Just So was performed by students from the Musical Theatre Academy (MTA) at the Bridewell Theatre, London.
When selecting a musical for performance by a class of students who are coming to the end of their time at college, there are few that provide a sufficiently wide range of characters for most, if not all, of the class to get their chance in the spotlight. Stiles and Drewe’s Just So, based on the Just So Stories of Rudyard Kipling, is ideal for the Musical Theatre Academy’s final year students in two ways – not only does the anthological origin ensure plenty of set pieces for individual characters, but the composers are patrons of the school as well.
A story of how all the animals of the world grew to be so different from one another, Kipling’s standalone stories are transformed into the tale of how an inquisitive young elephant and his friend, the Kolokolo bird, track down the giant crab Pau Amma, whose playing in the world’s oceans is causing tidal floods. As they travel around the world, they meet a bevy of creatures, inadvertently helping each to take the form we know today.
As the travelling animals who provide the framing narrative, Phil McCloskey’s Elephant is an engaging, childlike figure. His relentless optimism in the face of adversity plays well against the more reticent Kolokolo bird, who in Jordan Matthews’ portrayal is a rather forlorn, flightless creature who blossoms in Act II, just as Matthews does herself with the solo number, ‘Wait a Bit’.
Of the characters they meet on their travels, it is the double acts that resonate: Chantelle Kemp and Millie-Rose Keutenius as Giraffe and Zebra, who create their own patch of Essex on the African savannah, and send up TOWIE-style subculture while being pursued by feline gangsters Ross Harbron and Sam Toland as Leopard and Jaguar. But it is the peculiar relationship between a chef (Jordan Hawkins) and his cooking stove (Richard Watkins) that is both the play’s most surreal pairing, and its most successful.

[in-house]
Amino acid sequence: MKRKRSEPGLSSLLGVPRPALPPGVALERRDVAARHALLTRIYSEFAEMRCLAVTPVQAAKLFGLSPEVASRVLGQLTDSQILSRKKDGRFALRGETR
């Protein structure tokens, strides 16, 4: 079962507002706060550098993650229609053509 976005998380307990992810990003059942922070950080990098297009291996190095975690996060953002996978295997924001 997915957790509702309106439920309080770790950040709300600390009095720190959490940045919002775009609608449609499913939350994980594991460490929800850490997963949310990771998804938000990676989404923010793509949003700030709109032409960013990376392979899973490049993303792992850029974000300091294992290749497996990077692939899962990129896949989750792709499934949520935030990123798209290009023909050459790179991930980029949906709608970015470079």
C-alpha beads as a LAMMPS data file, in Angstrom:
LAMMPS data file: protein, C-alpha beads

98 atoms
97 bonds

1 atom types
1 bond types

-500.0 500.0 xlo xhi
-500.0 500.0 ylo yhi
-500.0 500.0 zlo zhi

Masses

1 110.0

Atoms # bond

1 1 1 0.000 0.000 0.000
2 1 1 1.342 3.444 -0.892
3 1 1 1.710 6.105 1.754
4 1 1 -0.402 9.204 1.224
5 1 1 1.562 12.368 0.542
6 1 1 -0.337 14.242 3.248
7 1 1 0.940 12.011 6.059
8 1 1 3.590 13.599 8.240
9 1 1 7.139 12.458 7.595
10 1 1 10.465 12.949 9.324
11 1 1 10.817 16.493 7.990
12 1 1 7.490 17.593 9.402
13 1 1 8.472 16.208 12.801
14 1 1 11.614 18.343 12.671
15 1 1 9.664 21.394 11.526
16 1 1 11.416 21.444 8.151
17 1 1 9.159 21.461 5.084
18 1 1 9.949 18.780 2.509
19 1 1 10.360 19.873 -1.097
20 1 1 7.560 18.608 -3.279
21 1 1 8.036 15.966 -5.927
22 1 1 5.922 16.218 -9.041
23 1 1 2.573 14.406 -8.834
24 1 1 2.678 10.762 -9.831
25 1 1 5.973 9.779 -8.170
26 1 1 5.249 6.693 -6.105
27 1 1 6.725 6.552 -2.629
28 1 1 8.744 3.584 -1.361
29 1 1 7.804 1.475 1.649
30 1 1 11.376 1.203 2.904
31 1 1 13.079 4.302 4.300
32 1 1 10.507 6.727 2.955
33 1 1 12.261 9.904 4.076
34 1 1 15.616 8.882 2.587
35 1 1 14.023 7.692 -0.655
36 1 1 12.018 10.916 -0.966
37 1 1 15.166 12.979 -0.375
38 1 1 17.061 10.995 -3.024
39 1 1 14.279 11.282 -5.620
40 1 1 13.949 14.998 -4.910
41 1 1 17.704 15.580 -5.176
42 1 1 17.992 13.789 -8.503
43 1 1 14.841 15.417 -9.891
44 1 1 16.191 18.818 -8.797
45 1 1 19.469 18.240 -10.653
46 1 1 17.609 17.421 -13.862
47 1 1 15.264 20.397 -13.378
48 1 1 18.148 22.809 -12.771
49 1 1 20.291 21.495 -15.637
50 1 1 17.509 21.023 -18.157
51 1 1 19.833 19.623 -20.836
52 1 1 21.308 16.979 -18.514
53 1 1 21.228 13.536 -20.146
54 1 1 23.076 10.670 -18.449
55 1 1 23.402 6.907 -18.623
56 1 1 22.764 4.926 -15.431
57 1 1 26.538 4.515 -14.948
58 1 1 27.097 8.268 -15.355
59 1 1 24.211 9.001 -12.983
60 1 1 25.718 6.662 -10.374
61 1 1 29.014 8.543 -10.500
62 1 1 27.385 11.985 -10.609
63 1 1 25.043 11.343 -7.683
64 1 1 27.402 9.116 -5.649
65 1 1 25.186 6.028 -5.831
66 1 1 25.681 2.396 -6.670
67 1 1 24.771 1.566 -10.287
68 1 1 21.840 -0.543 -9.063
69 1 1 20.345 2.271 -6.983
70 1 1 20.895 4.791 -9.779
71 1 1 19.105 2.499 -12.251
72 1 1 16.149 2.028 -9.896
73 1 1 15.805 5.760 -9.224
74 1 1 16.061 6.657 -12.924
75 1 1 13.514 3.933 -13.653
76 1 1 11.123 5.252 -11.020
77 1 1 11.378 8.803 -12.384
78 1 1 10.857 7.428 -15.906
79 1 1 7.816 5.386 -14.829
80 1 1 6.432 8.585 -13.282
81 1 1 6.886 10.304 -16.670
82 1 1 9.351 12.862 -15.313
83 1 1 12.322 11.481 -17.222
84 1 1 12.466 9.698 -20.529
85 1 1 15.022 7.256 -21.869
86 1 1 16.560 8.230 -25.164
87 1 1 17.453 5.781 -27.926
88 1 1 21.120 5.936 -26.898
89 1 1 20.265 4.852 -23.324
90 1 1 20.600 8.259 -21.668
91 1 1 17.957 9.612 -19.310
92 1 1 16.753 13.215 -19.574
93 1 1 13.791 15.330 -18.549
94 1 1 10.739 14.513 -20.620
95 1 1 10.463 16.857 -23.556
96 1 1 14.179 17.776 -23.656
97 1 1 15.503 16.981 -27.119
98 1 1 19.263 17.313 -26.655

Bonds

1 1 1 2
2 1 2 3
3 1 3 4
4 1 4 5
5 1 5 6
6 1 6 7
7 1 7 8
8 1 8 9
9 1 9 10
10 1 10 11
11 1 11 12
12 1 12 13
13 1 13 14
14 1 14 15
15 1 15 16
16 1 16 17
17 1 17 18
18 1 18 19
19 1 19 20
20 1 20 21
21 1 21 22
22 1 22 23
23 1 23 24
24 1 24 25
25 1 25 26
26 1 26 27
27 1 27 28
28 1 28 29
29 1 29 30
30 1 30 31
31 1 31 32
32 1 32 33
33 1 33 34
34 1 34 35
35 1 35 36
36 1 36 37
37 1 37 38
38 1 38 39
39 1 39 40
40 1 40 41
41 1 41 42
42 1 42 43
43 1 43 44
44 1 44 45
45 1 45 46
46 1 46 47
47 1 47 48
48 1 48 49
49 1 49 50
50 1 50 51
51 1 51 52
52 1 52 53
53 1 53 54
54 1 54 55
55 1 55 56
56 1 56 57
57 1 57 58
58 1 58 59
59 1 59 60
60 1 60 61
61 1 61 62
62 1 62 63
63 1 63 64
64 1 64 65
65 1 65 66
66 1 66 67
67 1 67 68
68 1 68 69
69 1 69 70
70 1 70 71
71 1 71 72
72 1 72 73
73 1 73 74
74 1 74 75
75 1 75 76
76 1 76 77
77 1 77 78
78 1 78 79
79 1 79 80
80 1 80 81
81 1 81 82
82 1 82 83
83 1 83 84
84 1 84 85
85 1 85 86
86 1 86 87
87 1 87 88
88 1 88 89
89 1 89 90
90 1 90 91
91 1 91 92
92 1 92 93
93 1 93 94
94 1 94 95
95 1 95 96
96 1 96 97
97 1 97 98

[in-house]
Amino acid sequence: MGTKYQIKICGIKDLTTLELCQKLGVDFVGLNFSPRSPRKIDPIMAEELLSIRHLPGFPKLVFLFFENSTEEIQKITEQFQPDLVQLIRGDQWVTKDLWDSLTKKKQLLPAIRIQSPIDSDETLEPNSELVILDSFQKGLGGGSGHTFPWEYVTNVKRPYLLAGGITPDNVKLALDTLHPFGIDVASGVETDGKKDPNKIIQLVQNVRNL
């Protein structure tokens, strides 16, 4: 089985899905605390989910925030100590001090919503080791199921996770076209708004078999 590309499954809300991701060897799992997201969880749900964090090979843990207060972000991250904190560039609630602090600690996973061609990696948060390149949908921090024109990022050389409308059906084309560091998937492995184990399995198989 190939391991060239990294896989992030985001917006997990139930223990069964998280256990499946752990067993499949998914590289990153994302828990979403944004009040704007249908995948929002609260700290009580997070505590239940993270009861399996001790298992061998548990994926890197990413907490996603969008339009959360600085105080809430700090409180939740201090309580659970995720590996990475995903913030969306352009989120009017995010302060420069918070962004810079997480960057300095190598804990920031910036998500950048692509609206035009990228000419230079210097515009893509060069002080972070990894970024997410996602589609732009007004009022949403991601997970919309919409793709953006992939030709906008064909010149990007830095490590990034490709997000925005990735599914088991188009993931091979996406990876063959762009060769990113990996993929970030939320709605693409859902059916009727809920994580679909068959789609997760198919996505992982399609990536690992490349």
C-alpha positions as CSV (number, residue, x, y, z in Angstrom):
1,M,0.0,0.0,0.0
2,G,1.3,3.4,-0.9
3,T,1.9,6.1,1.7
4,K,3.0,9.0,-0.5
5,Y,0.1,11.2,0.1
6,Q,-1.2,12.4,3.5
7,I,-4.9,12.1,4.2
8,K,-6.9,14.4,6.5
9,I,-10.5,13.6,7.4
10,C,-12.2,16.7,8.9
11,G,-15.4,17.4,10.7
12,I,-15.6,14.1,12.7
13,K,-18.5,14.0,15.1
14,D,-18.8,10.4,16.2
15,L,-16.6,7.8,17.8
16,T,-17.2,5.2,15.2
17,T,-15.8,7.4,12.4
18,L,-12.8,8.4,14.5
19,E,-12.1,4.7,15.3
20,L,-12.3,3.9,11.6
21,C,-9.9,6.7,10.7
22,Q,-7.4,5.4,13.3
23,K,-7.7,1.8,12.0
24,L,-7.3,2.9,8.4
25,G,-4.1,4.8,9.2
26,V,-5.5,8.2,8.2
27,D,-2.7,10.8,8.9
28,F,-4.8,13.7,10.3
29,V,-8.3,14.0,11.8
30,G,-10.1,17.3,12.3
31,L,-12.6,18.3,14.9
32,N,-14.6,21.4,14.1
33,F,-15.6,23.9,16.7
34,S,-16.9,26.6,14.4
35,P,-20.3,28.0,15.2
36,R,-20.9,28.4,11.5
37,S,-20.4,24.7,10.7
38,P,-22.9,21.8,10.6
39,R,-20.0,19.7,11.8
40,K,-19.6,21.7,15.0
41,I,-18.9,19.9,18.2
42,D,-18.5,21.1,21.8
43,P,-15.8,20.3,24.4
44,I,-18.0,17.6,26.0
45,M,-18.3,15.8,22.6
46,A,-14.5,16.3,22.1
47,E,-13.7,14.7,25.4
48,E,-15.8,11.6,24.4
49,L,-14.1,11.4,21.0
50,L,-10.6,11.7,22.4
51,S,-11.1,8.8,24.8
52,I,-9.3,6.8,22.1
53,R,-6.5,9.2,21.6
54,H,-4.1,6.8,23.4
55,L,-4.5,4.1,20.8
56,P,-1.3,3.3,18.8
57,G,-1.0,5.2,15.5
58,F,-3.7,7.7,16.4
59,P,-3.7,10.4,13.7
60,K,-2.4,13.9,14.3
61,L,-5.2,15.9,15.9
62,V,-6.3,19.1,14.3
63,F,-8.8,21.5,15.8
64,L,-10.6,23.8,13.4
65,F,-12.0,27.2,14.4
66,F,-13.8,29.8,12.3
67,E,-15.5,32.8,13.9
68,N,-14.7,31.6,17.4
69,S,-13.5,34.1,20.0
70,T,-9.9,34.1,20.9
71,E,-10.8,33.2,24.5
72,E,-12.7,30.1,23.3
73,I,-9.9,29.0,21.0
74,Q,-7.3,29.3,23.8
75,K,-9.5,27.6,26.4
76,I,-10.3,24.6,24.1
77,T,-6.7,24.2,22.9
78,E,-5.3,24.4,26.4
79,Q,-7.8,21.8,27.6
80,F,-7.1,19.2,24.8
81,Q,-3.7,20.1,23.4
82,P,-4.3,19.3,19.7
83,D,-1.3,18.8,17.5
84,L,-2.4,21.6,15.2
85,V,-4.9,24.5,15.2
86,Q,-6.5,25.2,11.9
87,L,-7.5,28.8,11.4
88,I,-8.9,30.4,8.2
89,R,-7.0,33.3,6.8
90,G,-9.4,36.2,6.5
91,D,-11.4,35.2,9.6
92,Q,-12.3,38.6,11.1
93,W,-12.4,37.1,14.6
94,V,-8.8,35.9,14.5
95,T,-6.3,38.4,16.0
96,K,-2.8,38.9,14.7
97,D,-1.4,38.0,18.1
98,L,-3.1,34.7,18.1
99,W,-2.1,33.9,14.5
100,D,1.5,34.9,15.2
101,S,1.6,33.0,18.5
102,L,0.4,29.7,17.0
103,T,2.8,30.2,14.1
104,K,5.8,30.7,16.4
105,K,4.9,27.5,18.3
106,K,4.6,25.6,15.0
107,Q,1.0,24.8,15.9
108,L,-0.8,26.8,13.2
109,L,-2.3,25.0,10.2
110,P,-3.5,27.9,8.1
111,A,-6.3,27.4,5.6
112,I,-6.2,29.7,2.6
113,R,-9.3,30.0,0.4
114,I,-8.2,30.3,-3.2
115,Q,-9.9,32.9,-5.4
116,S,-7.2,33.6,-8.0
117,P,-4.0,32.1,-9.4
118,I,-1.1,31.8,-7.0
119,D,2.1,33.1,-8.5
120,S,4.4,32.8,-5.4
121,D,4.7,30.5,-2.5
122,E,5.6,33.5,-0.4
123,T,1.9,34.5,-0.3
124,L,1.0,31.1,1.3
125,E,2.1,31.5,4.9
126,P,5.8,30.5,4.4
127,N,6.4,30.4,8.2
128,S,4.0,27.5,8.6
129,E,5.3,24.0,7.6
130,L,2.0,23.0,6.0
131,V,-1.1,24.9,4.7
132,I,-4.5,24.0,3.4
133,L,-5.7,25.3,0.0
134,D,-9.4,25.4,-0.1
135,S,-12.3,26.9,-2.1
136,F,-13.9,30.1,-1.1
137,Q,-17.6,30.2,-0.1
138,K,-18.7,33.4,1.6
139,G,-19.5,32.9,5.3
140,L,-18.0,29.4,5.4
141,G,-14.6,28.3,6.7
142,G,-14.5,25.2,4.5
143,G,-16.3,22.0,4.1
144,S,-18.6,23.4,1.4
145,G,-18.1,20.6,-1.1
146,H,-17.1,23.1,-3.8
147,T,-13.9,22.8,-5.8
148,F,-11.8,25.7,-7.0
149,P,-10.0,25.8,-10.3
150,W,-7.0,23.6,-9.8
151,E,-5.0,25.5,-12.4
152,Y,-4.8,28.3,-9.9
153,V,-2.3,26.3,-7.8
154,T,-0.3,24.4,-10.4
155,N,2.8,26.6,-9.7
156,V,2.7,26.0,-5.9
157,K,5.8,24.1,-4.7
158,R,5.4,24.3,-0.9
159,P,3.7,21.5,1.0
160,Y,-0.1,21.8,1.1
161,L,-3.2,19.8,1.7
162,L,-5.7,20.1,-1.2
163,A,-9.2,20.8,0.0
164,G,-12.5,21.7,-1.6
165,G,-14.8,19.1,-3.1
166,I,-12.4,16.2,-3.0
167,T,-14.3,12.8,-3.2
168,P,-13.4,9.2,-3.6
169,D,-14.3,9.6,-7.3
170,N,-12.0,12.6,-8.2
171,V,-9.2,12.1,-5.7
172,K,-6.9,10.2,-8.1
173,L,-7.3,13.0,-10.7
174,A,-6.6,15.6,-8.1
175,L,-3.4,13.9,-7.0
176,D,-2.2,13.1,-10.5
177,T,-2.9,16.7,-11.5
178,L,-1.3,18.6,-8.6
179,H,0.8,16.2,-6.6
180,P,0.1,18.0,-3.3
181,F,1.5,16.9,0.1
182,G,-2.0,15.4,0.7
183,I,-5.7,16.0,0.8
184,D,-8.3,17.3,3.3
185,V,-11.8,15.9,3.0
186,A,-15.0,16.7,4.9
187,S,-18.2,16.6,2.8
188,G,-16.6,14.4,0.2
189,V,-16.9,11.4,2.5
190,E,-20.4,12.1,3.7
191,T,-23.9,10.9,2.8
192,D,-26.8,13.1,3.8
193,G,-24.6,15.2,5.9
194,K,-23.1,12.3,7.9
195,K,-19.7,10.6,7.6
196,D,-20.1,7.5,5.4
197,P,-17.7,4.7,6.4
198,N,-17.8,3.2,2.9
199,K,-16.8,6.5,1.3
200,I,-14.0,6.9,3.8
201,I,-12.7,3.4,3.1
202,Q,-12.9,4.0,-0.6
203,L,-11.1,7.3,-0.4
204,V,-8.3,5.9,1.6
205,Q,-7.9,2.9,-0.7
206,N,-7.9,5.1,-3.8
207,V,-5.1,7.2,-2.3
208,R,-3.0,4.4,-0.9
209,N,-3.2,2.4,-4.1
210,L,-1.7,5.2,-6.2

There are plenty of great touches in this production directed by Christian Durham, from the Kangaroo’s early days as the lead singer in a marsupial boyband (Cameron Hay and his backing dancers revelling in the cheekily slick dance moves, lovingly pastiched by choreographer Cressida Carré) to an effective realisation of the giant crab Pau Amma that combines great voice work by Jessica West with set and puppetry work that provides a fitting conclusion to the piece.
It is perhaps unfortunate that sound balance issues meant that the accomplished band, under the supervision of musical director Inga Davis-Rutter, sometimes overwhelmed the voices of the young students whom this musical was designed to showcase. But such minor problems could not detract from the sight of several young performers who will hopefully be gracing the stages for years to come. And this short run at the Bridewell also helps draw attention to a delightful musical that has much to offer for family audiences, and will hopefully gain further revivals in the future.